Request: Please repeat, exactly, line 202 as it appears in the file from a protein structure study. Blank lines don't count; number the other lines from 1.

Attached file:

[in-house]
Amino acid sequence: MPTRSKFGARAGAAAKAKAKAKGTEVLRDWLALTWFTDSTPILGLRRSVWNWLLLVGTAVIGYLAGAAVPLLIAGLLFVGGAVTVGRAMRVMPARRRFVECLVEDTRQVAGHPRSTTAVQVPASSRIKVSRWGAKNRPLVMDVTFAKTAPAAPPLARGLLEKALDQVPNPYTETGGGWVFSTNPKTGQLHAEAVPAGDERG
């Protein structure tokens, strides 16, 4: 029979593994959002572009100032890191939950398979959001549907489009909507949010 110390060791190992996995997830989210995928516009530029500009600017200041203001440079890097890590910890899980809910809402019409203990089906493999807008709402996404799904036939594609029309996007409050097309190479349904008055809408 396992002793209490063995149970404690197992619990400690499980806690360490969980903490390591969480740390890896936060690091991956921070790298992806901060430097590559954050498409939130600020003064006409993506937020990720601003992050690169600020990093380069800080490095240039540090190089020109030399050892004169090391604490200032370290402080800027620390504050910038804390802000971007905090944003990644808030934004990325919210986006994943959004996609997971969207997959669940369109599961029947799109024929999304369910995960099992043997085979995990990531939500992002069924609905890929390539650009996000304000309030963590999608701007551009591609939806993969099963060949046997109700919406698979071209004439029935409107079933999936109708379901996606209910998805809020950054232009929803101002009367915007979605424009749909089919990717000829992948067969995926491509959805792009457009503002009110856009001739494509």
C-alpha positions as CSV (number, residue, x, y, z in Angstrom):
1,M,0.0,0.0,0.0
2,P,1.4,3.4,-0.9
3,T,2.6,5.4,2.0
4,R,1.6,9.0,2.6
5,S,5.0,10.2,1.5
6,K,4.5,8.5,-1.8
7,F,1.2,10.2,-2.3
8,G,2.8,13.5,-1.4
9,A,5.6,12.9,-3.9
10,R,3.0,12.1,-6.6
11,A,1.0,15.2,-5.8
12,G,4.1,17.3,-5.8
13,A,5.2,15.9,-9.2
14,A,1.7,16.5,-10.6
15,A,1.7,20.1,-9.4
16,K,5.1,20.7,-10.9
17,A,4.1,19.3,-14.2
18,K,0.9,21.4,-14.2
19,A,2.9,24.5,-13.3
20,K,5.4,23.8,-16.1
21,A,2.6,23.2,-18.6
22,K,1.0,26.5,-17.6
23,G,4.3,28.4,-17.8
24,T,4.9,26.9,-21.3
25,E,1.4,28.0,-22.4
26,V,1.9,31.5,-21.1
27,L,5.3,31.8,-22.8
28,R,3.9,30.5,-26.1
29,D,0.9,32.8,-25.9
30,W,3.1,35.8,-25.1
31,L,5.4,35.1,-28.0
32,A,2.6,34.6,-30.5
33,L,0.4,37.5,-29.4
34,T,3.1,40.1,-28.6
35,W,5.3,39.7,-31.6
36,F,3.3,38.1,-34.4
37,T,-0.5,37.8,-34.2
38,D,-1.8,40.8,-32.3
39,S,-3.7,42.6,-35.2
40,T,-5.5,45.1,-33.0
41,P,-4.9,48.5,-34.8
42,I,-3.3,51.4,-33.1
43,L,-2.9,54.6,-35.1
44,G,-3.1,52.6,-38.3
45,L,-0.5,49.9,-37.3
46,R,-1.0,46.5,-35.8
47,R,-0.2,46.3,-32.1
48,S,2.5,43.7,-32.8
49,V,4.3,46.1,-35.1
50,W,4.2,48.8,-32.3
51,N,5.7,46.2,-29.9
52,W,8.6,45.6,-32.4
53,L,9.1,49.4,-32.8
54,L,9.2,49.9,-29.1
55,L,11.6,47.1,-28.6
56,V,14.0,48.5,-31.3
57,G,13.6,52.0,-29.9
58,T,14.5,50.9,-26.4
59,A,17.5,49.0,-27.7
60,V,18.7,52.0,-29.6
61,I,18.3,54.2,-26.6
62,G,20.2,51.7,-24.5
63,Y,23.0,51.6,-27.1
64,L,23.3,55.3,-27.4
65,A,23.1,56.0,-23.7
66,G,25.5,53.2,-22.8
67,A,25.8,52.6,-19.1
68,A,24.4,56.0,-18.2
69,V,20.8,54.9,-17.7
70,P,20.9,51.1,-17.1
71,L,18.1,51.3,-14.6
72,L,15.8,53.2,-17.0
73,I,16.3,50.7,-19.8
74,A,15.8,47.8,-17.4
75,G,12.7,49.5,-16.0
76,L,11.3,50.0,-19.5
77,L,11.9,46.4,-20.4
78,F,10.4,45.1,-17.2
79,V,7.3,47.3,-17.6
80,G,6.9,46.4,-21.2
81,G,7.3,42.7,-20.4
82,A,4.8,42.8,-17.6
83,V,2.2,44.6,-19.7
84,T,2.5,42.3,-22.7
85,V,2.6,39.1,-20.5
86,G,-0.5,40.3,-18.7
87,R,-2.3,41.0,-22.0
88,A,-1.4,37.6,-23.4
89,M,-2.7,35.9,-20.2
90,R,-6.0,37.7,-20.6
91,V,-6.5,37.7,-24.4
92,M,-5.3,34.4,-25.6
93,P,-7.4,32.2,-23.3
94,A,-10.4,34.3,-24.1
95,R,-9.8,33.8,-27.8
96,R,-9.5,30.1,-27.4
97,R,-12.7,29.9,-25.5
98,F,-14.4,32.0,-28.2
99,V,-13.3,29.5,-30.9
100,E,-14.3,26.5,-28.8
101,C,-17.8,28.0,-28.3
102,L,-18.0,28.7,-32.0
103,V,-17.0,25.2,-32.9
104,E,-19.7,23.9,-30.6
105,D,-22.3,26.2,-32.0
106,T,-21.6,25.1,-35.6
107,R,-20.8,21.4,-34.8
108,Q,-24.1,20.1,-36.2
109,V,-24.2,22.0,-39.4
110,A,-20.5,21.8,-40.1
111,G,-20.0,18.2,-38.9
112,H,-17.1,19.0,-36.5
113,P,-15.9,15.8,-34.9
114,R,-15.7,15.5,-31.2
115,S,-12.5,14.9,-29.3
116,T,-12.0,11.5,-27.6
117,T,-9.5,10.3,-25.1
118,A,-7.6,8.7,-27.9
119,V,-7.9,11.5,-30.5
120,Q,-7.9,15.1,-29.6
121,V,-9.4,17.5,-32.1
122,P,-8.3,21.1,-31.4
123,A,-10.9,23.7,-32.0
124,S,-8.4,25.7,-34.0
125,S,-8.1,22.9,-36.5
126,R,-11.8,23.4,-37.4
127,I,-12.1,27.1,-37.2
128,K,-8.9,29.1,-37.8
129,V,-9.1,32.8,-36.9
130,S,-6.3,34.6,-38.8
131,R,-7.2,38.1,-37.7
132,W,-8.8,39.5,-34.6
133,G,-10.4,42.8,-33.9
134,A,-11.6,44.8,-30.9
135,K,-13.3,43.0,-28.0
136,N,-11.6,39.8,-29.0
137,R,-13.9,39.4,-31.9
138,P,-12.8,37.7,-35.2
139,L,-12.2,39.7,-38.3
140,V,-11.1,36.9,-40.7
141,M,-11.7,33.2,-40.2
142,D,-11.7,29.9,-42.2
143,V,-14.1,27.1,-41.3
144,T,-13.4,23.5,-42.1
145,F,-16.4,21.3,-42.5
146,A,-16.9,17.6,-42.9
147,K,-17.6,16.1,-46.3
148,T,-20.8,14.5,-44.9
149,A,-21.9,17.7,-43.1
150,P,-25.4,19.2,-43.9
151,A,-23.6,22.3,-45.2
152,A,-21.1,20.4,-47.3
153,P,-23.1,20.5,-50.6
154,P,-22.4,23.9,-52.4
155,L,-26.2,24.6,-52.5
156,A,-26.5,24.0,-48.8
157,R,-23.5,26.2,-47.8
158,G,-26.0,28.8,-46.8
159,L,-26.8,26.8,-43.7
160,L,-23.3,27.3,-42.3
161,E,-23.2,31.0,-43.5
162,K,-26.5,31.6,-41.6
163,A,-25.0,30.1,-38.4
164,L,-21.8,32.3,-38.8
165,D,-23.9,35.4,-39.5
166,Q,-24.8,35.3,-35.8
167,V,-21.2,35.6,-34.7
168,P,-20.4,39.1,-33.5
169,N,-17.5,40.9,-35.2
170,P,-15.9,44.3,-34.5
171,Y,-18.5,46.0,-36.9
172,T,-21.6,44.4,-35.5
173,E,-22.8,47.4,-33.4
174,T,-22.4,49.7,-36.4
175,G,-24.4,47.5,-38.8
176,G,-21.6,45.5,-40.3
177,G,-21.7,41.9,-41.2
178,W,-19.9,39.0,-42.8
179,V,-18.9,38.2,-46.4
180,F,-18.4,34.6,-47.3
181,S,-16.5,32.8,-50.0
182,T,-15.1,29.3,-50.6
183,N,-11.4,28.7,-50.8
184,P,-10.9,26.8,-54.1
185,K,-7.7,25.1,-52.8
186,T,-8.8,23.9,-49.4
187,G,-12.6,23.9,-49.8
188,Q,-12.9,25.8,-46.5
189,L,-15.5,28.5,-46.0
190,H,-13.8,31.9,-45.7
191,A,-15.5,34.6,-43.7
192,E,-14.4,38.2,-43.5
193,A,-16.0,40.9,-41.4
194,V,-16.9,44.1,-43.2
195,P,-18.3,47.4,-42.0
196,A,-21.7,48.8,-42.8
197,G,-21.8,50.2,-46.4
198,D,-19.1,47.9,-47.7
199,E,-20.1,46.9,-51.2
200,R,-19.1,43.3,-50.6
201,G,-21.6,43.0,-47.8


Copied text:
198,D,-19.1,47.9,-47.7